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3 hours ago, Madelaine McMasters said:

I don't think what he had in mind could ever have gone mainstream because people like Rosedale (creators and entrepreneurs) are not mainstream. That became obvious to me shortly after arriving here. The instant gratification I get from dragging prims didn't motivate a lot of my friends. They were happy to dress up and decorate with bought objects. There's a lot of delightful creativity in that, but it's not the same thing.

Yes but dressing up a pixel doll isn't exactly mainstream either. I'd ve very surprised if that niche is even as wide as the hobby creator one.

The "digital barbie doll" segment is where SL has become strongest though and for that reason it does make sense for Linden Lab to focus on that. It's usually better to play on your strengths than on your weaknesses.

What is srange however, is that when they updated the website recently, they changed the focus of the welcome page away from that and back towards their old markets. I already mentioned the two slogans targetting wannabe buidlers and wannabe SL millionaires. The third slogan on that page is geared towards SL explorers and that species is all but extinct by now.

Edited by ChinRey
typo
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2 hours ago, ChinRey said:

Yes but dressing up a pixel doll isn't exactly mainstream either. I'd ve very surprised if that niche is even as wide as the hobby creator one.

The "digital barbie doll" segment is where SL has become strongest though and for that reason it does make sense for Linden Lab to focus on that. It's usually better to play on your strengths than on your weaknesses.

What is srange however, is that when they updated the website recently, they changed the focus of the welcome page away from that and back towards their old markets. I already mentioned the two slogans targetting wannabe buidlers and wannabe SL millionaires. The third slogan on that page is geared towards SL explorers and that species is all but extinct by now.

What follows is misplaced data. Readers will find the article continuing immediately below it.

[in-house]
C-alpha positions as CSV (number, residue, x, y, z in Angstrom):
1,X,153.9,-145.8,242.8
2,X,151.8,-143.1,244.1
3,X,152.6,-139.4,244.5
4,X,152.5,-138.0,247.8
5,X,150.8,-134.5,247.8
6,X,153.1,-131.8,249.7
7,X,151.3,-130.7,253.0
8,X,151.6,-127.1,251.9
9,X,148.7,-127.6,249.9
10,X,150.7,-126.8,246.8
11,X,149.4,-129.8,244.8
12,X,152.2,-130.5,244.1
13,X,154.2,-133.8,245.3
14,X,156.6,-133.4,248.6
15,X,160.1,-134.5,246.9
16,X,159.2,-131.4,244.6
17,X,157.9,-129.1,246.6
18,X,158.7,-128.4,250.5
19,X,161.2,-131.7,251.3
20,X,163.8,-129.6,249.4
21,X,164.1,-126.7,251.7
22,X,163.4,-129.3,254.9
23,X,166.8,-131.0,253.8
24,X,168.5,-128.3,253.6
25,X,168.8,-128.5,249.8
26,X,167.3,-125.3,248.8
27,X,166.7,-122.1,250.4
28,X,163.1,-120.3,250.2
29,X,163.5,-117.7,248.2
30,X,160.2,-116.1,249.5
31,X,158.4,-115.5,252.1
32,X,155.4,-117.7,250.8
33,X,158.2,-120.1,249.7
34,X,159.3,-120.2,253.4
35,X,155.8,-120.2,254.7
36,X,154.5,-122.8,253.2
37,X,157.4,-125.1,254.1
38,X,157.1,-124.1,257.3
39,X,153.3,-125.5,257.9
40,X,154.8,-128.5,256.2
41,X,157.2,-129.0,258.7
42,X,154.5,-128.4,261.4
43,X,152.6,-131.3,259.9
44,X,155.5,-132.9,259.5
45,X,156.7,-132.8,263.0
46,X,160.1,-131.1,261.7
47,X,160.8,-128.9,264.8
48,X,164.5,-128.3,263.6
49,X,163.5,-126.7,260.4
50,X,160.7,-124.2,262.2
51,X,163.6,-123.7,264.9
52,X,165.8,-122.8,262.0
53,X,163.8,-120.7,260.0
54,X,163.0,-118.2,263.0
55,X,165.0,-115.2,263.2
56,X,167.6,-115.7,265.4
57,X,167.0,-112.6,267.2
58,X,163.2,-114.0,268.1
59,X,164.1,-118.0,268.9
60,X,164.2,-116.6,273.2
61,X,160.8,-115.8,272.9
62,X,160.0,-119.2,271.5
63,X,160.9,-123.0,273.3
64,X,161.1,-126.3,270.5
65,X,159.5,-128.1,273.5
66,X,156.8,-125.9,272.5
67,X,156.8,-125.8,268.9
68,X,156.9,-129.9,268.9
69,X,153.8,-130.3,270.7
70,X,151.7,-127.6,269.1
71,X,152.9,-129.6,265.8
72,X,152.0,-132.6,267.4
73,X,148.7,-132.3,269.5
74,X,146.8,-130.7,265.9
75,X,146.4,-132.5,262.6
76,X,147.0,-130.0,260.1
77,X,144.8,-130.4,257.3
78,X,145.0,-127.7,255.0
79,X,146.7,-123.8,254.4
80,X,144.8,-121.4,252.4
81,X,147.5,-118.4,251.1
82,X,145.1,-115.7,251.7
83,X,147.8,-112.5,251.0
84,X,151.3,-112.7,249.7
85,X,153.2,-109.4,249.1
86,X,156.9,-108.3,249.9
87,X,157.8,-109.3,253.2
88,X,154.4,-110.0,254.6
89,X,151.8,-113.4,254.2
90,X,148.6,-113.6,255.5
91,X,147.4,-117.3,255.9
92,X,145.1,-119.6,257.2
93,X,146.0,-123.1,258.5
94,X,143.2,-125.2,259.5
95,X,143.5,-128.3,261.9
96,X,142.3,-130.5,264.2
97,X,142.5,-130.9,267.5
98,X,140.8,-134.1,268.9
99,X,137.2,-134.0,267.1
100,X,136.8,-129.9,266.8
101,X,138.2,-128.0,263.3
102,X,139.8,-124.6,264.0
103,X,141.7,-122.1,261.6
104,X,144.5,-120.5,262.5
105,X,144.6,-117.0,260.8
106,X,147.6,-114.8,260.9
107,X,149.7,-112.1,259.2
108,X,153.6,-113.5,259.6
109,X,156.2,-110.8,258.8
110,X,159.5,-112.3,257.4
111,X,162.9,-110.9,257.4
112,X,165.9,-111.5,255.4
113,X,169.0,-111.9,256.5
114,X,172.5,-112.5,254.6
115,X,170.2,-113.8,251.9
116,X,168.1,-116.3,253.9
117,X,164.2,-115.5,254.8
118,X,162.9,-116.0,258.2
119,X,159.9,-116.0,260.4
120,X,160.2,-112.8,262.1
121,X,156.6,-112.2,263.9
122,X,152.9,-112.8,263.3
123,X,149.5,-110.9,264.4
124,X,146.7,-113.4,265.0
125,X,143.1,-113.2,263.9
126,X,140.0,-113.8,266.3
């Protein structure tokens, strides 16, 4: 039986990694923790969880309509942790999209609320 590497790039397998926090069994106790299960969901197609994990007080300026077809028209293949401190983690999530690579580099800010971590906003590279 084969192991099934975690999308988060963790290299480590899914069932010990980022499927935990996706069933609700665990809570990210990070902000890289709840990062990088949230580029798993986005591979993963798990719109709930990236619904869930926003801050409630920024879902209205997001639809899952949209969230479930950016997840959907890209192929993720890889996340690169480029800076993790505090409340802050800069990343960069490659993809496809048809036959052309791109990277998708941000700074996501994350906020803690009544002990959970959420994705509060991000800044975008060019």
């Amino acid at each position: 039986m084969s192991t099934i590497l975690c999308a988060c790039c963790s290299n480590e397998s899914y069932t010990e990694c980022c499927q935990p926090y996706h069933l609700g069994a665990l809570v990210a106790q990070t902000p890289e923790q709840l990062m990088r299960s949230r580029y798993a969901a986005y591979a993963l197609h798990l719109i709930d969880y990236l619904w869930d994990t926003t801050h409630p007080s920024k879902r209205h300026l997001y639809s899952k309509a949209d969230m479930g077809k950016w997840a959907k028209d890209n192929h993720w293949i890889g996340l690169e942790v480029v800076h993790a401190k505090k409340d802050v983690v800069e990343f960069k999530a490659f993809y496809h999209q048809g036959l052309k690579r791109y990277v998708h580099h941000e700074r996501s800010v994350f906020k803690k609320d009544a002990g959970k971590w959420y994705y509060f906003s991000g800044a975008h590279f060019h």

I'm comparing life within SL to life within RL. Doing anything in a virtual world isn't exactly (or even approximately ;-) mainstream.

Put on your immersion hat to follow my logic..

Within SL, the idea of dressing yourself up is as mainstream as that same idea is in RL. I do it in both worlds, you do it (probably better) in both worlds. Within SL, the idea of making your own stuff is (increasingly as a result of shifting creation back into out-world tools) as out of the mainstream as it is in RL. I create here, but not as much as I once did.  You also create here, but probably not as much as you once did. I've shifted my creative energies back to RL. If you're designing increasingly in Blender, you have, too.

One of the things I so loved about my early years in SL was the conceit of standing in a field or on a beach and carving and painting huge blocks of wood into a biplane. That was as primal a creative experience as making snowmen or sand castles in my childhood (okay, I still make both). I can drag and stretch and squish in Blender or AutoCad, but there's no chance that someone cute or funny will walk up to me and ask what I'm doing. I'm not immersed in the world where I'm creating, I'm just sitting in a chair, running a program that lets me view and manipulate 3D objects. That's not much different than creating things for RL.

Second Life was never able to achieve a truly immersive creative experience and it never will.

I just watched the first Iron Man movie and I was truck by two things...

1) How over-the-top the movie was in showing what one person could make.

2) How much I wanted to be that person.

Call me Maddy Stark.

Edited by Madelaine McMasters